What happens when you go to the Ombuds Office?
The Ombudsperson will provide a comfortable, confidential environment to discuss problems, concerns, or complaints. She will review basic information about the office and you will be able to discuss your issue(s) and review your options, working to develop strategies for pursuing resolution.
What happens to information provided to the Ombuds Office?
The Ombuds Office does not keep records with identifying information. Data is kept about the type of visitor (undergraduate, graduate, etc.) and the nature of the situation, but the records do not include any names or specific identifying information. The data are used to prepare the Annual Report, which is available to the Berkeley campus community and the public.
How is the Ombuds Office different from the Student Advocate’s Office?
The Ombuds Office supplements existing conflict management systems on campus, such as formal grievance procedures. The Ombuds Office is uniquely INFORMAL, NEUTRAL, INDEPENDENT, and CONFIDENTIAL*. This allows the Ombudsperson to address concerns before they become disputes requiring formal interventions or grievances. The Ombudsperson offers confidentiality* for those who fear retaliation or fear being perceived as a “troublemaker” and for those who want to avoid the loss of confidentiality and control typically associated with a formal process.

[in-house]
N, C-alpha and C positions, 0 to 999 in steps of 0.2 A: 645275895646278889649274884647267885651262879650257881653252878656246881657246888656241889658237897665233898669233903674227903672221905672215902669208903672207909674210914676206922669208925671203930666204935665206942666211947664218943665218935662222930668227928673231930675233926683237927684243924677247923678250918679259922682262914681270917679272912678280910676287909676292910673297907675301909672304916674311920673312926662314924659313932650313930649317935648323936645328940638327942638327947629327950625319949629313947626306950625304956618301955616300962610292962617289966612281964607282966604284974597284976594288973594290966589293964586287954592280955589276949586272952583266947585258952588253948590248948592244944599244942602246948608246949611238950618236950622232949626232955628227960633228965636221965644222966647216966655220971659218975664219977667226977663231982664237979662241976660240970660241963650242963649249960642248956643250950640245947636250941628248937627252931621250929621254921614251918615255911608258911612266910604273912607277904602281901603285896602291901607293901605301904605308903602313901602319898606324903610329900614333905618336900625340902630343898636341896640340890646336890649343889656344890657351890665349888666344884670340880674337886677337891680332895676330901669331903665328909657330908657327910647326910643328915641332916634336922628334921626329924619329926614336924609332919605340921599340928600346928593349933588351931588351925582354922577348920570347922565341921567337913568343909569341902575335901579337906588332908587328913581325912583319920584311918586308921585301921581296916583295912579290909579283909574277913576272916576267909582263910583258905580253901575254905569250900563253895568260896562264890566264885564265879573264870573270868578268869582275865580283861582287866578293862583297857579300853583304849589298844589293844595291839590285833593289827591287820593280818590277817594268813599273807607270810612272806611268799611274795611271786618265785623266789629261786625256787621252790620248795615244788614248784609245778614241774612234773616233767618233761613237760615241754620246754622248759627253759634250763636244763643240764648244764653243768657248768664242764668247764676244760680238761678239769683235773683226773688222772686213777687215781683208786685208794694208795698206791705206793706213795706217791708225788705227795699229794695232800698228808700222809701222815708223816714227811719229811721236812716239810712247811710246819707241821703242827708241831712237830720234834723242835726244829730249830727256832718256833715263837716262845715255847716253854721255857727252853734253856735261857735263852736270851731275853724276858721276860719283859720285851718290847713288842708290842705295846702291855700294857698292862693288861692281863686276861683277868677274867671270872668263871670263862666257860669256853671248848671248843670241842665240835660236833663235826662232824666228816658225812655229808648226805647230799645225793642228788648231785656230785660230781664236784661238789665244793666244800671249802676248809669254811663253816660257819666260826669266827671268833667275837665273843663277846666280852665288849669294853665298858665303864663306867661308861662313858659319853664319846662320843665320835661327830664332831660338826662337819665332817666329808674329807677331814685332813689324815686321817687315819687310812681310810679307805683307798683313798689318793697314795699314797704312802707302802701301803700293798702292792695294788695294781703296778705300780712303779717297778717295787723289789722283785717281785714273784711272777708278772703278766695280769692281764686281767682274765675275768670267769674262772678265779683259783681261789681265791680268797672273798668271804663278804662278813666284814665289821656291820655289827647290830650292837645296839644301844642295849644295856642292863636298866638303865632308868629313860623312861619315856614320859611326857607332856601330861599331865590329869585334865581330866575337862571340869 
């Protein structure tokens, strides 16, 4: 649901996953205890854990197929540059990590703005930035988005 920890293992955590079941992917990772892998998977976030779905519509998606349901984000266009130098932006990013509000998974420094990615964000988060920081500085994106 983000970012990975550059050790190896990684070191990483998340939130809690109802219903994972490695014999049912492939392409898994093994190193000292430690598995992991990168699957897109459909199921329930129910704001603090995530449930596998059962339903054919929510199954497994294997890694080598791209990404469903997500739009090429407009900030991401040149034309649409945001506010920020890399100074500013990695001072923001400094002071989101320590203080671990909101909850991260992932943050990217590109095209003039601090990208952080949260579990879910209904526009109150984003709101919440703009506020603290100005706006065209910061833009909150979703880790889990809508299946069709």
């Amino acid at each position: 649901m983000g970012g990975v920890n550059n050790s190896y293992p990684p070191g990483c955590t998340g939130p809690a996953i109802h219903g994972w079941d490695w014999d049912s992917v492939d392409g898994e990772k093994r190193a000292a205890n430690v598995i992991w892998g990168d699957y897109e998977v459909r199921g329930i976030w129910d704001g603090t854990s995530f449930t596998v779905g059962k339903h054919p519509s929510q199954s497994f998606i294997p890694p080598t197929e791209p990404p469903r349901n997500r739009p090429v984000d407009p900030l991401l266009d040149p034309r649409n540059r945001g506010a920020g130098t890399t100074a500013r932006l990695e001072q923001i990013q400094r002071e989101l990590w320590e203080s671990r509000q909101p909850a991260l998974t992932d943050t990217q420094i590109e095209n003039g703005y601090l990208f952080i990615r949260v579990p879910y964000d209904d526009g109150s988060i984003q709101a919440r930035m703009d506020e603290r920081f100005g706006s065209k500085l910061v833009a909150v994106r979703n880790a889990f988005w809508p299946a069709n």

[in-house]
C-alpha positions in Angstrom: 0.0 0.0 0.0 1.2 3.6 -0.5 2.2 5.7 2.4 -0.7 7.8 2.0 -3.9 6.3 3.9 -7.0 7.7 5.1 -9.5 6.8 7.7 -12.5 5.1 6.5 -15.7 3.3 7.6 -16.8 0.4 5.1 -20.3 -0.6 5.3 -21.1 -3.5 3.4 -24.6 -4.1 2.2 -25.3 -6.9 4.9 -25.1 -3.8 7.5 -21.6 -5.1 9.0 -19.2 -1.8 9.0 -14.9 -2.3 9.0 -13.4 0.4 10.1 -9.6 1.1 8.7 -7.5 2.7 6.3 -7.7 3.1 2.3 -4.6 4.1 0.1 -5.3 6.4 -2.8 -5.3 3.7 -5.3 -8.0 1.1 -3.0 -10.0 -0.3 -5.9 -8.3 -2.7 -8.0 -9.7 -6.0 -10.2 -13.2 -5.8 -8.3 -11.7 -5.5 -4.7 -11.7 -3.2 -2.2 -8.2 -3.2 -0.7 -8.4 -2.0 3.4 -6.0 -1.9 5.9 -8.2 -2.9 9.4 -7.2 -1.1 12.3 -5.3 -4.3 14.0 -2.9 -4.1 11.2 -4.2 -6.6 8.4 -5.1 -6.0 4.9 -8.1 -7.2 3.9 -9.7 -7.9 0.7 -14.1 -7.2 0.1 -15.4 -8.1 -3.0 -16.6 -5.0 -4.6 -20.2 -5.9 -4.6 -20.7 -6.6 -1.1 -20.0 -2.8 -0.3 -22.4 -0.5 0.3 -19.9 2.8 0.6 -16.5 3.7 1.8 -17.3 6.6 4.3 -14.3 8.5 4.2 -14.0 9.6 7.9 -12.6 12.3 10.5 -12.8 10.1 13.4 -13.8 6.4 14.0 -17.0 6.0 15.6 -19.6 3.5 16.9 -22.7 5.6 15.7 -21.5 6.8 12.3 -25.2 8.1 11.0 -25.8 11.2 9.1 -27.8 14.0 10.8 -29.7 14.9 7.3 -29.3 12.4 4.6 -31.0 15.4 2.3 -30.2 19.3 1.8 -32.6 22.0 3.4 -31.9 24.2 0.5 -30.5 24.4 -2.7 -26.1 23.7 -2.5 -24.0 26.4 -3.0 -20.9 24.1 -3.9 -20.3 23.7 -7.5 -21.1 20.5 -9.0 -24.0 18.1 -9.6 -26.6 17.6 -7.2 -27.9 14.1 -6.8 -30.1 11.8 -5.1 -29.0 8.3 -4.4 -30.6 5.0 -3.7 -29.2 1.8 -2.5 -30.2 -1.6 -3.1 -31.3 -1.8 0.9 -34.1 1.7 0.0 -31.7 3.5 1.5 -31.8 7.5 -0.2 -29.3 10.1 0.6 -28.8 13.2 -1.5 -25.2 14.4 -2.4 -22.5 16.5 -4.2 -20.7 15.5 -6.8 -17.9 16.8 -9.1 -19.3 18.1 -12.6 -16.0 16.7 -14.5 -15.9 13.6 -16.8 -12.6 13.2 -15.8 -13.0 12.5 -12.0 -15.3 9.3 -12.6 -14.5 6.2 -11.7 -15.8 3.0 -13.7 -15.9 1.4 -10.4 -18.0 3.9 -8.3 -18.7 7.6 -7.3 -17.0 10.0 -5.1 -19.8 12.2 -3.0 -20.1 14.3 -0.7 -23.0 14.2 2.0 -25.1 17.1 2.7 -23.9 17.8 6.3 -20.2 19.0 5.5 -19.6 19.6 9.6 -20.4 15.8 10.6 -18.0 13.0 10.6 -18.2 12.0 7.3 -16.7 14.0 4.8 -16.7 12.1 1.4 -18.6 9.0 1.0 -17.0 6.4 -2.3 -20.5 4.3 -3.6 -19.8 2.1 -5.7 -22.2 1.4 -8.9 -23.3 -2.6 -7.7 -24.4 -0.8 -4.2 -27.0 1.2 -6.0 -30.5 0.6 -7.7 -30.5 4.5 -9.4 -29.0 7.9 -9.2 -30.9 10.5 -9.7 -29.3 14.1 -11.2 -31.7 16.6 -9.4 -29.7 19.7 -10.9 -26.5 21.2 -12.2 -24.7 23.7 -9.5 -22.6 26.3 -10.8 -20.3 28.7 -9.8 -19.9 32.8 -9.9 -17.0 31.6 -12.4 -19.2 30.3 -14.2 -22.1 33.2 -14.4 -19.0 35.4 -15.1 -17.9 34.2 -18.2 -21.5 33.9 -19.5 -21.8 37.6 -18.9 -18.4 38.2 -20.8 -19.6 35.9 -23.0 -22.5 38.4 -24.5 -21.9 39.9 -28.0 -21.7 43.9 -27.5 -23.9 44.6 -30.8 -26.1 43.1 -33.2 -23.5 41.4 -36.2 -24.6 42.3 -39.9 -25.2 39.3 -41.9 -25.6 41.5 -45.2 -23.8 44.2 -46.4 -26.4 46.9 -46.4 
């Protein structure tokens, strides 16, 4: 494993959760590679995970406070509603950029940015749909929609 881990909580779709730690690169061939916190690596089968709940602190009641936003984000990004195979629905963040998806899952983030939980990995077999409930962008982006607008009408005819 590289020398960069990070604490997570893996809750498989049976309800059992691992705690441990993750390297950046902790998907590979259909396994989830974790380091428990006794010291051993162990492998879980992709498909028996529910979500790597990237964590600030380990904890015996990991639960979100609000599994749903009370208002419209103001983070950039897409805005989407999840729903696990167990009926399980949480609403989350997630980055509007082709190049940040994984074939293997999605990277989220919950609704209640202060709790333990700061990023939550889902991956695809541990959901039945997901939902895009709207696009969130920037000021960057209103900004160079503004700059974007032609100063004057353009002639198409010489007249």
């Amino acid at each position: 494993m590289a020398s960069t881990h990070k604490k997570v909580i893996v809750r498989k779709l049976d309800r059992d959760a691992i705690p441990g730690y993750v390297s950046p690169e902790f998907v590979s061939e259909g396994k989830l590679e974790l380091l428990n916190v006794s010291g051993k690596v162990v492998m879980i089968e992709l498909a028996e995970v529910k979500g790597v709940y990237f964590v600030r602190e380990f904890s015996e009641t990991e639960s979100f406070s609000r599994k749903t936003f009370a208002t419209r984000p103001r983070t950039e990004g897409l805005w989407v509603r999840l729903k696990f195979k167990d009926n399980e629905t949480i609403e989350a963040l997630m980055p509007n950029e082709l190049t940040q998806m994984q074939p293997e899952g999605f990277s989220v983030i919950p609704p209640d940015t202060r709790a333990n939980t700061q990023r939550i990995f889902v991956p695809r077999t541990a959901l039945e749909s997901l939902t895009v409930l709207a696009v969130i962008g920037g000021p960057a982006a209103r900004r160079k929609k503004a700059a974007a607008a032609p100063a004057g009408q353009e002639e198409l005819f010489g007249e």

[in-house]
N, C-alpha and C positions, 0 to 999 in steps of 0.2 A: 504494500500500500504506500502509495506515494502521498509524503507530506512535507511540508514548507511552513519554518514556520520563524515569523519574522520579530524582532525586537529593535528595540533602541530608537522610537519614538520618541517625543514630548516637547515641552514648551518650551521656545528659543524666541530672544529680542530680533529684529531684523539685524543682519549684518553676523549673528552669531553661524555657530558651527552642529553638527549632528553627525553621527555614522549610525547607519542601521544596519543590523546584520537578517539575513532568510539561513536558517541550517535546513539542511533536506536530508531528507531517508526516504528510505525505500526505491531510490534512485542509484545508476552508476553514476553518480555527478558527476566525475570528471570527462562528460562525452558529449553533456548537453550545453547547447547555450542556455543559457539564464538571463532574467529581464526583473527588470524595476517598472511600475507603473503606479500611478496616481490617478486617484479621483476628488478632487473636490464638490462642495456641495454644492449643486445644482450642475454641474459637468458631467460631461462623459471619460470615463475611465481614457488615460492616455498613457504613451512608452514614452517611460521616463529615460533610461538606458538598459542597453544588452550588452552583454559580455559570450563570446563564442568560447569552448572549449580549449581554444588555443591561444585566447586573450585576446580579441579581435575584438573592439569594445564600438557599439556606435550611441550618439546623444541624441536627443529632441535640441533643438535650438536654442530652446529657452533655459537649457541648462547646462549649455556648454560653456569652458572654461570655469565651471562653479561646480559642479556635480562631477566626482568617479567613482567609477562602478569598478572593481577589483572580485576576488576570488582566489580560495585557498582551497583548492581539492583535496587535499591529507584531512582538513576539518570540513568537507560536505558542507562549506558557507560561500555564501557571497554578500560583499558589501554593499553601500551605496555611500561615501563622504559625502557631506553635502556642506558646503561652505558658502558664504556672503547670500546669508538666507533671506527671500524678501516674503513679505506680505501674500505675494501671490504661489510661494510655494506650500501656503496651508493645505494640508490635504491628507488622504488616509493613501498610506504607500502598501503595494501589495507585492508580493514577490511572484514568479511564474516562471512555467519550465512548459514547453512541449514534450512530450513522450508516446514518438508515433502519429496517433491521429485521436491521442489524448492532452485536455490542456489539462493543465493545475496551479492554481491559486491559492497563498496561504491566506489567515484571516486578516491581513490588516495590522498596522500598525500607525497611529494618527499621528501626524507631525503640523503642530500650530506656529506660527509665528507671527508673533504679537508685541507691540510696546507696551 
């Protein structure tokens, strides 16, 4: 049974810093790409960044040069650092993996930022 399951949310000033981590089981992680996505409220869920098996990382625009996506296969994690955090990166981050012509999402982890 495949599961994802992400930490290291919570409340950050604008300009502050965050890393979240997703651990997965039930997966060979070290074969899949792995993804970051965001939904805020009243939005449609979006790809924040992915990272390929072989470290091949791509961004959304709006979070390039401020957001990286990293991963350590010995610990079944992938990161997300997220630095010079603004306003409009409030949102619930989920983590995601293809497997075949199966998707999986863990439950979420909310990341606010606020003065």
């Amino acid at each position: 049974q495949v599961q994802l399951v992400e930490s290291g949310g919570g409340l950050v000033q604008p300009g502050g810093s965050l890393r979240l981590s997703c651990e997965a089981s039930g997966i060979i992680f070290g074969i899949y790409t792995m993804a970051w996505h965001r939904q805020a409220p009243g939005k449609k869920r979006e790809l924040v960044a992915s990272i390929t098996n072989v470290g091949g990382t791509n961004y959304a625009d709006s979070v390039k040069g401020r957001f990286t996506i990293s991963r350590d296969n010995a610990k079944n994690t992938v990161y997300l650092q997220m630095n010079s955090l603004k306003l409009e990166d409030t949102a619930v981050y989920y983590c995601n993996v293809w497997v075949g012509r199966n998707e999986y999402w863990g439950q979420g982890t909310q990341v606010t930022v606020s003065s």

The Ombuds Office does not represent or advocate for any individual or group. The Ombuds Office does advocate for fair policies and procedures, justice, equity and inclusion, and a healthy, welcoming, University environment.
The Student Advocate’s Office (SAO) offers students and student groups “representation” during their disputes with the University. Please refer to the Student Advocate’s Website for additional information.
*The only exception to the confidentiality of Ombuds Office communications is where there appears to be imminent risk of harm or danger.
What kind of issues do you help with?
Issues that students and postdocs have brought to the Ombudsperson include grade disputes, thesis or dissertation issues, unfair treatment, unclear agreements, admissions, housing, billing disputes, dismissals, authorship issues, etc. The Ombudsperson can help with almost any academic and administrative issue confronting students and postdoctoral appointees.
What doesn’t the Ombuds Office do?
The Ombuds Office does not offer legal advice or mental health counseling, does not have any formal authority to render decisions about issues brought to the office, and does not participate in formal hearings or other formal processes**. The Ombudsperson does not record formal complaints on behalf of the University, and the Ombudsperson is not designated by the University as an individual authorized to receive reports of any violations of University policy. Communications made to the Ombudsperson regarding possible violations of University policies or of unlawful practices do not constitute notice to the University. This allows the Ombudsperson to preserve the confidential and impartial nature of the office. If you need or want to file a formal complaint, the Ombudsperson will refer you to the appropriate office and/or policy.
**By using the Ombuds Office, the visitor agrees that any communications with the Ombuds are confidential and that he or she will not call the Ombuds as a witness in legal or other formal proceedings with respect to confidential communications.